Winning the Green New Deal
This article originally appeared in The Tribune
One and a half degrees celsius of warming is a decade away — going by conservative estimates. Previous estimates of the 1.5 degree mark have been brought forward, so the countdown is more than on. Though we continue to hurtle towards environmental and social breakdown, shoots of hope have started to emerge. The urgency and scale of the crisis is finally being realised, leading to a surge in popularity for a Green New Deal (GND). In a UK context its parameters are hotly contested. We need to find progressive consensus on it soon, otherwise it will be vulnerable to co-option.
The popularity of the GND owes largely to the latest phenomenon in US politics, Alexandria Ocasio-Cortez (AOC). She, supported by the Sunrise Movement, has brought the interrelation of our ecological, social, and economic crises to the fore. In doing so, she has made a truly historic contribution to the debate around systemic change. Her framing of the policy programme has been instrumental to its popularity; as a programme for radical transformation of the economy, and an ambitious yet pragmatic plan to transition to a low carbon economy.
AOC’s Green New Deal takes its inspiration and name from Roosevelt’s New Deal — a policy programme created in reaction to the Great Depression. Both programmes aim to shift the economic paradigm; the New Deal catalysing a transition from laissez-faire economics to Keynesian liberalism, and the GND aiming to guide America out of neoliberalism into a just, sustainable, and democratic socialism.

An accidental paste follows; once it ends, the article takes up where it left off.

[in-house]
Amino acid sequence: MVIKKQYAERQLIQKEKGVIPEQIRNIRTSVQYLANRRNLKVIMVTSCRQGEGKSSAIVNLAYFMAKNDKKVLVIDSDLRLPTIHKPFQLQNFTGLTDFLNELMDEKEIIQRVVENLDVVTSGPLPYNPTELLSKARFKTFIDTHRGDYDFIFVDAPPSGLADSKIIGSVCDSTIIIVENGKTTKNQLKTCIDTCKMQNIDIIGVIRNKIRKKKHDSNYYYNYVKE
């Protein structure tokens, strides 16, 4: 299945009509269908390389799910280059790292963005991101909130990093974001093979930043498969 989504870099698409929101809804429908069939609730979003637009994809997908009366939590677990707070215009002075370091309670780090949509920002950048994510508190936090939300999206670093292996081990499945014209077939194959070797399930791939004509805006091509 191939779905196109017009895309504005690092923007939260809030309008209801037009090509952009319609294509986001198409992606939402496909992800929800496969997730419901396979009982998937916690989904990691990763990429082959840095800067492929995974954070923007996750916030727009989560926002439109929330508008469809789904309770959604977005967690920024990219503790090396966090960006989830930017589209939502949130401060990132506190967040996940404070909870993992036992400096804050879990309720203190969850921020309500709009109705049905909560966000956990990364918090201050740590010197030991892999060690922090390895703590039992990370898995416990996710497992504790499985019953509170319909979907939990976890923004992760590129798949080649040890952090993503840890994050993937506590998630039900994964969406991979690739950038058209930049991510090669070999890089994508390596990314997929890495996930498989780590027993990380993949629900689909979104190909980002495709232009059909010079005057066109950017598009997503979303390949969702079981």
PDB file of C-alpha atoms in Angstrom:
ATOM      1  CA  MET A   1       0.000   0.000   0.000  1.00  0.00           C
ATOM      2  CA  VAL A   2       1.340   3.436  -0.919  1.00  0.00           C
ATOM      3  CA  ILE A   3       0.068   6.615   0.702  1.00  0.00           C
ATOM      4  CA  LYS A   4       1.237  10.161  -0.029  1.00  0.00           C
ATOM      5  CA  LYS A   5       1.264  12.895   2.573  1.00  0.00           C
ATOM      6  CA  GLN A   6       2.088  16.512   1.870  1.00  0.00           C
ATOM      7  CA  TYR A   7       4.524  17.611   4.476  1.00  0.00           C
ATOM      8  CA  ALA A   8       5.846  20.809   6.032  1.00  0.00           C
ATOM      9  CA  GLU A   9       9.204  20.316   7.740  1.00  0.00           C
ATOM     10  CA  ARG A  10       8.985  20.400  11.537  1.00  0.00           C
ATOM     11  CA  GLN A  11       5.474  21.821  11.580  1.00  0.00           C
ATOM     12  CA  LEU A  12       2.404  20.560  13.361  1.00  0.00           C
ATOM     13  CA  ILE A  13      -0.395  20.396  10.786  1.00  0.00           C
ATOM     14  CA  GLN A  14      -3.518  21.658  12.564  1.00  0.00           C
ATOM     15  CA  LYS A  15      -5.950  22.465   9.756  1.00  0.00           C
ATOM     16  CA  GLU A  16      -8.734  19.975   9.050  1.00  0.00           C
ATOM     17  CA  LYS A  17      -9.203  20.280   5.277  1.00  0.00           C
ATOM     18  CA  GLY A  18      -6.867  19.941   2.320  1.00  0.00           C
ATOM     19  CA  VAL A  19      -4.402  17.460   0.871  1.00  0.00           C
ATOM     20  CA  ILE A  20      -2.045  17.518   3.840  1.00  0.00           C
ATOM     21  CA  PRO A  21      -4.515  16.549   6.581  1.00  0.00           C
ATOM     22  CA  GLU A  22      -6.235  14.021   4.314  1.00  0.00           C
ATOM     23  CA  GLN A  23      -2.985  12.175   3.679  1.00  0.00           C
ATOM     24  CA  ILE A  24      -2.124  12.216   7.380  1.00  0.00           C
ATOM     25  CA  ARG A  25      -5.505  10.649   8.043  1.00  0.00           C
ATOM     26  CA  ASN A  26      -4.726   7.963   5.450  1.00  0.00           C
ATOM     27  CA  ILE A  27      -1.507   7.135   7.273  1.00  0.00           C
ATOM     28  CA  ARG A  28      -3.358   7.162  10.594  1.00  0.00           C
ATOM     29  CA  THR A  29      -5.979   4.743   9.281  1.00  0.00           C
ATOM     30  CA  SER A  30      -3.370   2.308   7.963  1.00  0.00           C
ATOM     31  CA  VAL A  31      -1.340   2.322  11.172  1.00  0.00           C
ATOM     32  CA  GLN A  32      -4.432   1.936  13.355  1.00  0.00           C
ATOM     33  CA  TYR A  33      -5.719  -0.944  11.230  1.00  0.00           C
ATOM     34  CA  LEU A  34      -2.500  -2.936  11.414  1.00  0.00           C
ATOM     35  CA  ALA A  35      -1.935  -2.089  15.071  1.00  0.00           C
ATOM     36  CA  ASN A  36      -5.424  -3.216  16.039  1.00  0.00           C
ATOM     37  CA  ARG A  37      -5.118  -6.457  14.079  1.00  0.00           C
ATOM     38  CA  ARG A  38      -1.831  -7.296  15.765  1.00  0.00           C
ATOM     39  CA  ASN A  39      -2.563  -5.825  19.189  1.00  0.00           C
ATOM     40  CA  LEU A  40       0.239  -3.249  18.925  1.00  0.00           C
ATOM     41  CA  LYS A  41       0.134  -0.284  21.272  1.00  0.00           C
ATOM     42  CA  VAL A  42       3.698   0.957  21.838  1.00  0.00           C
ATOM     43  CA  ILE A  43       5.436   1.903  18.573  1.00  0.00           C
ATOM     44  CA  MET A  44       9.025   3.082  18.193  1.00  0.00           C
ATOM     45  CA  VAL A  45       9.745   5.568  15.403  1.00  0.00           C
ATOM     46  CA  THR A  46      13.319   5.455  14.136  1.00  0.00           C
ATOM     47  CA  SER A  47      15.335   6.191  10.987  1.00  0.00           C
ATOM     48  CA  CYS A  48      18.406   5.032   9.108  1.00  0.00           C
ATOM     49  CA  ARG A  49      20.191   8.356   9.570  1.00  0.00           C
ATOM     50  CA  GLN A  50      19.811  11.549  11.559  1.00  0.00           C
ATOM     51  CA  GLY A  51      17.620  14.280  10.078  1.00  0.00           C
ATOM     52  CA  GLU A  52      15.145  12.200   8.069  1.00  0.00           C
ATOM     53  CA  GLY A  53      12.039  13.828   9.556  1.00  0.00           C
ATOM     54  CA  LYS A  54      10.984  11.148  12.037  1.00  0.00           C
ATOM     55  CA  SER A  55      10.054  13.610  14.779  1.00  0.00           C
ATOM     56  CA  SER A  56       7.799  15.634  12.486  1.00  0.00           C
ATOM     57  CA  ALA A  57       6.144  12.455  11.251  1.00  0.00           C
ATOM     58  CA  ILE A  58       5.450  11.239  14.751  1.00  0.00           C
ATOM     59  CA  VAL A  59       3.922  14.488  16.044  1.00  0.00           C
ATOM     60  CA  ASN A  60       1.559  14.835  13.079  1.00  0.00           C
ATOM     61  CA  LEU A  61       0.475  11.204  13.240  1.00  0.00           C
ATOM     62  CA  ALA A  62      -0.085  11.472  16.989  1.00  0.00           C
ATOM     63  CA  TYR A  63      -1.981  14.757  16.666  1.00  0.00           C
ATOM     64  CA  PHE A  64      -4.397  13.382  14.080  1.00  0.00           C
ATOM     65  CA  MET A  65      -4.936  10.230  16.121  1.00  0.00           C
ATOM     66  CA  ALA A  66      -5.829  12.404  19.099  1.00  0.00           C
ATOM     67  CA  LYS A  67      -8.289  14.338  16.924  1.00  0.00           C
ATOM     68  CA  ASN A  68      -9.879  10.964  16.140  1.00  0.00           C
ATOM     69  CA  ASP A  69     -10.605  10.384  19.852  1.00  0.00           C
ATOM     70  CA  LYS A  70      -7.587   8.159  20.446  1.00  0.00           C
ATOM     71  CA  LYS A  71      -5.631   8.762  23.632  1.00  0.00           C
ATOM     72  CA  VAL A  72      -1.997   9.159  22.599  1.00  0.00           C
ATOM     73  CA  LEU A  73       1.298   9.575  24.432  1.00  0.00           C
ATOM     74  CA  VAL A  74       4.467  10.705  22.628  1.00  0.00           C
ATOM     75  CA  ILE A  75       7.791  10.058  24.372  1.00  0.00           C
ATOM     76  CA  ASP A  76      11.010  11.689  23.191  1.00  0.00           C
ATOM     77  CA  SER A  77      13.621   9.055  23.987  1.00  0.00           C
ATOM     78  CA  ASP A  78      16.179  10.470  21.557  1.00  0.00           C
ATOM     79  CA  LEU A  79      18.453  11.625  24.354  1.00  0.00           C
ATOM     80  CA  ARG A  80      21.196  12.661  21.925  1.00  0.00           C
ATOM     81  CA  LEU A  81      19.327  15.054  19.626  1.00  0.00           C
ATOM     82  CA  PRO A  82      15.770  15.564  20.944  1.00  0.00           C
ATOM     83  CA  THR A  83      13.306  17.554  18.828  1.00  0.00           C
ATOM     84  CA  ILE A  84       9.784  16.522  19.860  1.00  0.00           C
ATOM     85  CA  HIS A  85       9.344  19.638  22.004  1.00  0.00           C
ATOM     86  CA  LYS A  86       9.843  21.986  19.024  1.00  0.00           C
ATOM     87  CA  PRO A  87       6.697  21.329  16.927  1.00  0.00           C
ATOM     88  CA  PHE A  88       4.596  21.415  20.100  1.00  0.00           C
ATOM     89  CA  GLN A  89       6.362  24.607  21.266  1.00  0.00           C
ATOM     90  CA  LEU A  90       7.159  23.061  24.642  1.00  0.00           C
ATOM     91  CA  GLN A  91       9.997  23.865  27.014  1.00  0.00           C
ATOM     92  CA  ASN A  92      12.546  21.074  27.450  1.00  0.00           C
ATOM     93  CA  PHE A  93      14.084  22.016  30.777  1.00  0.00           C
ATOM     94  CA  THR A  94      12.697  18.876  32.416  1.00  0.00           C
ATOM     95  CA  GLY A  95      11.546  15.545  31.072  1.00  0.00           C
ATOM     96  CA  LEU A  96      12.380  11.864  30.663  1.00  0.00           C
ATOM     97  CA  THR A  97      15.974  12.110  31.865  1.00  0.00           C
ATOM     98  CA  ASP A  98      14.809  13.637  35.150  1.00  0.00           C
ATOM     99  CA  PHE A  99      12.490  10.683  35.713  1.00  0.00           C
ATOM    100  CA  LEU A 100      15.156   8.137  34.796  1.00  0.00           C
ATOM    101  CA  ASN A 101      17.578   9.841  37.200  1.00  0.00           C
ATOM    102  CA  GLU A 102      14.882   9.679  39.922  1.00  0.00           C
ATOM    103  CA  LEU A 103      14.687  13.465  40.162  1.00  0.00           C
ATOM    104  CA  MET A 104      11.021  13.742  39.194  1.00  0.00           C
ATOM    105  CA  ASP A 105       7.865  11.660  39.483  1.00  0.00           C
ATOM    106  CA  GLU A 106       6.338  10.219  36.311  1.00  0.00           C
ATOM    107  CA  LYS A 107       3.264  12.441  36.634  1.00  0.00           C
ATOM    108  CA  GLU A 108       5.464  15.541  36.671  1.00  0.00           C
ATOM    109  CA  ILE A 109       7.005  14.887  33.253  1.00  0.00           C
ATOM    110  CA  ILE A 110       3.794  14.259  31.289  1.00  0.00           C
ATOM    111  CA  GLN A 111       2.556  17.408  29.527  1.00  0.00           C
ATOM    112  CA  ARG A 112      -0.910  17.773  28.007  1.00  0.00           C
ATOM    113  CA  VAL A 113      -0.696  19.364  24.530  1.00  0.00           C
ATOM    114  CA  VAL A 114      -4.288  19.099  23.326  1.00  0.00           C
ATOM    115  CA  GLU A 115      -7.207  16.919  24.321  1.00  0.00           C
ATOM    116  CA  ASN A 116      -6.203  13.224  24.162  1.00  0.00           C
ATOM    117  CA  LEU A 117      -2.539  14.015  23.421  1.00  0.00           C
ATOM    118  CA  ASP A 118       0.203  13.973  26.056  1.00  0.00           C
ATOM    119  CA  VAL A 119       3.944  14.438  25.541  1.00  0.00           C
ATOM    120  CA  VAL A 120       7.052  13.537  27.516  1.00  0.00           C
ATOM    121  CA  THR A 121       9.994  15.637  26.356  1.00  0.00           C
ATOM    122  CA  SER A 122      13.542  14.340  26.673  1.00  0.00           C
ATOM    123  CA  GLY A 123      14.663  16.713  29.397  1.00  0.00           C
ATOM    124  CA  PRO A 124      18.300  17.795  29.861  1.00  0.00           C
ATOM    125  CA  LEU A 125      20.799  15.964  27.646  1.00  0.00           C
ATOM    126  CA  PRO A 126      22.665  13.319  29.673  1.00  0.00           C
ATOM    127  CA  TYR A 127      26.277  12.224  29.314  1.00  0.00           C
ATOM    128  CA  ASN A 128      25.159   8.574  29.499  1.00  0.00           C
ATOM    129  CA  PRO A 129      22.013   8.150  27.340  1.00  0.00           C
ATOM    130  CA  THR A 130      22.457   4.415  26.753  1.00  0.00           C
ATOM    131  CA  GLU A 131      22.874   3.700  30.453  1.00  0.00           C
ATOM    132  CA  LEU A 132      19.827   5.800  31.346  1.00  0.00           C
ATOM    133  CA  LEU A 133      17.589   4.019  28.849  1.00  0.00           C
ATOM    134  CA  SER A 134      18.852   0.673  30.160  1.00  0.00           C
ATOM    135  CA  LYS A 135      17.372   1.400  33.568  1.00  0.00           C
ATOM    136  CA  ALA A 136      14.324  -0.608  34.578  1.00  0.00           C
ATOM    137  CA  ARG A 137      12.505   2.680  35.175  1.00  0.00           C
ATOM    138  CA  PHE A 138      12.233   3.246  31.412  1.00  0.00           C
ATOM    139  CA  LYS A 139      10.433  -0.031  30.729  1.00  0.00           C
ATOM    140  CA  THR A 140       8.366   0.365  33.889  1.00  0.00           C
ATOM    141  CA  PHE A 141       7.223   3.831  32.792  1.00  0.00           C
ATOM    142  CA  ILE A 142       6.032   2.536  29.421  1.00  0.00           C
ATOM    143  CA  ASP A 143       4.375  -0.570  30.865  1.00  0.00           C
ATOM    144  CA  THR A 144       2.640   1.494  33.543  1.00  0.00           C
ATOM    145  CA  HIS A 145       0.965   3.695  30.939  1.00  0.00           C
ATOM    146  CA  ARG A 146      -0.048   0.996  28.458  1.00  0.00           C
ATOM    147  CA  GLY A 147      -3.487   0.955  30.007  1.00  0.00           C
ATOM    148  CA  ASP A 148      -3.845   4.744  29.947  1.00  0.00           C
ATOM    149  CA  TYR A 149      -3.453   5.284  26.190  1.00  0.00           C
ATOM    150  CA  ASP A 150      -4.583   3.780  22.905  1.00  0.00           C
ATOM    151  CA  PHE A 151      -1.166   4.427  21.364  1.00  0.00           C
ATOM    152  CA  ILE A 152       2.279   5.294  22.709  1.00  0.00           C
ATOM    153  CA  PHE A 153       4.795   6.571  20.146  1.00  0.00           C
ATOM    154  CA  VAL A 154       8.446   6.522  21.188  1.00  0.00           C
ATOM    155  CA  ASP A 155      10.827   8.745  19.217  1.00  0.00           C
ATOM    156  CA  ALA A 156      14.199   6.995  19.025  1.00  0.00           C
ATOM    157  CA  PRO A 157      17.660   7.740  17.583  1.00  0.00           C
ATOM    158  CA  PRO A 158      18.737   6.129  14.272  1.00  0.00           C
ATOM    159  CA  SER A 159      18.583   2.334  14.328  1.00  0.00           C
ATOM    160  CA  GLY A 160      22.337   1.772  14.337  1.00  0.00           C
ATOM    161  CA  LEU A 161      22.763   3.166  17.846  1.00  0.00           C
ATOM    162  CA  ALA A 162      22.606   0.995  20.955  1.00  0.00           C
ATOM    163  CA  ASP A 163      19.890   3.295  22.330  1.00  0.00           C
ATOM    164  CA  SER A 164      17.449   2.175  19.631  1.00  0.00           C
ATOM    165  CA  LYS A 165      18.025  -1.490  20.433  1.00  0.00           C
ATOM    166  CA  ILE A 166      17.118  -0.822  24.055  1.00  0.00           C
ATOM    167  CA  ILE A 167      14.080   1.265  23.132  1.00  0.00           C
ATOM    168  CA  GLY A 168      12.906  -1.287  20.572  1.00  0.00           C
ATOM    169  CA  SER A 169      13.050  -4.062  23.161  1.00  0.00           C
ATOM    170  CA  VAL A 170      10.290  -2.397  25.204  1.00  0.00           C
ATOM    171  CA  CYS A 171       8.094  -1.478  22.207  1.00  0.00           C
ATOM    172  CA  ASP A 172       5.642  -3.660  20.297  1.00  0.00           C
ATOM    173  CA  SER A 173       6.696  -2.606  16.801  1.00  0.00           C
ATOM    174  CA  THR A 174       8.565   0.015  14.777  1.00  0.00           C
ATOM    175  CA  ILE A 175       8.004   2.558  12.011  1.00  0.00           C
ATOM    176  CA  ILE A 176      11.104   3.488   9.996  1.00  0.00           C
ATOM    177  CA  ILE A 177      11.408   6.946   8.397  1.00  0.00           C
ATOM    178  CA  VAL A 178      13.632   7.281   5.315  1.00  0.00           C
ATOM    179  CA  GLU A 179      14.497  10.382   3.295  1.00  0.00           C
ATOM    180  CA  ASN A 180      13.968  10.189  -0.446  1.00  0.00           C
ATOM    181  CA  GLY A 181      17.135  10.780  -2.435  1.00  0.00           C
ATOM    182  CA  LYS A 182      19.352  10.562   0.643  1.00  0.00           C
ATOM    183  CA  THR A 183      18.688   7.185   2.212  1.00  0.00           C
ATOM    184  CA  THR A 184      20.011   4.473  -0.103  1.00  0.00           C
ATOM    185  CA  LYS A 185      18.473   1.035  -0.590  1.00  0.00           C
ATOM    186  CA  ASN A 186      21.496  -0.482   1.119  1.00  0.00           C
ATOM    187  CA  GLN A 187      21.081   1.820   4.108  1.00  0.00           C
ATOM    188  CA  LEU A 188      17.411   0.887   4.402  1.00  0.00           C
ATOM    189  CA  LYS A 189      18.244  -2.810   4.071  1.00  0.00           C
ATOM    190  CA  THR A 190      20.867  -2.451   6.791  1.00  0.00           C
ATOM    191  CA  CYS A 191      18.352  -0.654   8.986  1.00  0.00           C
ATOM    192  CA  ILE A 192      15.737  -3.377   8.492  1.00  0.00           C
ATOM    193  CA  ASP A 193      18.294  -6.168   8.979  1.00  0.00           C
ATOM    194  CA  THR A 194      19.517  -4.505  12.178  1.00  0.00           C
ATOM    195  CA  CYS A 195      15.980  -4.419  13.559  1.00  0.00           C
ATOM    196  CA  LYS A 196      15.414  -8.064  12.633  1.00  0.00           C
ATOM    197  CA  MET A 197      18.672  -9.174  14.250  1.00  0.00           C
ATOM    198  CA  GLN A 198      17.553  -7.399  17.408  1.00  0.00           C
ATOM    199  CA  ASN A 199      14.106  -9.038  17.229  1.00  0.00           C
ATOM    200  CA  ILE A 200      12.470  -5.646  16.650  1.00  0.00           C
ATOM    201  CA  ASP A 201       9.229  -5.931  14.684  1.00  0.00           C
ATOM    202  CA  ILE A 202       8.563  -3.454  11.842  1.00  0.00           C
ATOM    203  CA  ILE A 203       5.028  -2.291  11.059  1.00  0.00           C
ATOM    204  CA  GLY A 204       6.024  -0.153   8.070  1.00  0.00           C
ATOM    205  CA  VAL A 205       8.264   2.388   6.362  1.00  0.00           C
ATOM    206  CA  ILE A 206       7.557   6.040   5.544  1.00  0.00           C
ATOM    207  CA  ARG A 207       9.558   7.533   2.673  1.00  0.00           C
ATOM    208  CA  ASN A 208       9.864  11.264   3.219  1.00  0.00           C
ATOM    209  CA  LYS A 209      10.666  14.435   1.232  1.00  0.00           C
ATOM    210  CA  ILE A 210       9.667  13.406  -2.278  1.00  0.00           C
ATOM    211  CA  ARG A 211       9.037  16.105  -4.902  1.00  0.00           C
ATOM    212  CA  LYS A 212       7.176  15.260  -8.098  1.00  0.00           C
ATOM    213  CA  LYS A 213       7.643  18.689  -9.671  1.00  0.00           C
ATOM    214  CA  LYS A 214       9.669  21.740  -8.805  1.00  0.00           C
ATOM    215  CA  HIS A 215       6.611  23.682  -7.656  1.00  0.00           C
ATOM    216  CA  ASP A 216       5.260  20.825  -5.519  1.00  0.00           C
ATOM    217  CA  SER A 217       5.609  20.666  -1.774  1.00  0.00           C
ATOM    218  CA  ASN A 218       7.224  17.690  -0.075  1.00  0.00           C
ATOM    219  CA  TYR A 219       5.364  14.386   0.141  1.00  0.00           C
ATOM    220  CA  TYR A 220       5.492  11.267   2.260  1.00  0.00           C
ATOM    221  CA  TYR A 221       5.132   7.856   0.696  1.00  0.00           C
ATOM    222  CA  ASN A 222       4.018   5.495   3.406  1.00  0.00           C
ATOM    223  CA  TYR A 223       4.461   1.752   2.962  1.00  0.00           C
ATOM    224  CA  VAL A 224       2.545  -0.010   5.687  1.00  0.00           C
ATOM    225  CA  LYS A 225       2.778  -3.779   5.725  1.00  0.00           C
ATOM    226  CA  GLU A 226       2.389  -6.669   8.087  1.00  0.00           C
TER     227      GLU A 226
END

AOC’s proposal guarantees the total decarbonisation of America’s economy in a decade, and the guarantee of quality jobs to realise this. The resolution on the deal put forward to the House of Representatives promises US citizens access to high quality healthcare, energy efficient housing, healthy air, water, and food, education, a clean transportation sector, and limits on monopolies. Its policies prioritise improvements for vulnerable communities, aiming to alleviate poverty, racial injustices, and many other social inequalities. It is, in short, a clean break with the path the world’s largest economy has travelled in recent decades.
But it’s not just in America that a Green New Deal holds resonance. Progressives across the globe have been paying attention to its evolution, leading some to dub it the most fashionable policy in the English speaking world. In fact, its original comprehensive definition came from the UK-based Green New Deal Group convened by the New Economics Foundation in 2008. Scuppered by the financial crisis and insufficient support, the policy programme never broke through to the mainstream.
Fast forward a decade, with the UK’s problems mirroring those in America, it has returned in Britain with new-found confidence and, crucially, support. Public concern about the environment is at a record high. It is seen as the third most pressing issue by the UK public (after Brexit and health), for the first time ever polling above the economy, crime, and immigration. It makes sense, then, that a Green New Deal should be supported by MPs across the House of Commons.
But, depending on whom you ask, the central features of UK Green New Deal look quite different. Among progressives, there are debates around the extent to which it should, as a truly just programme, begin to compensate for the extractive model integral to the Global North’s economic success and provide reparations to the Global South. There are differences in the deal’s remit, some advocating for a pan-European or even pan-Western GND, as the only feasible approach to tackling the inherently international climate crisis.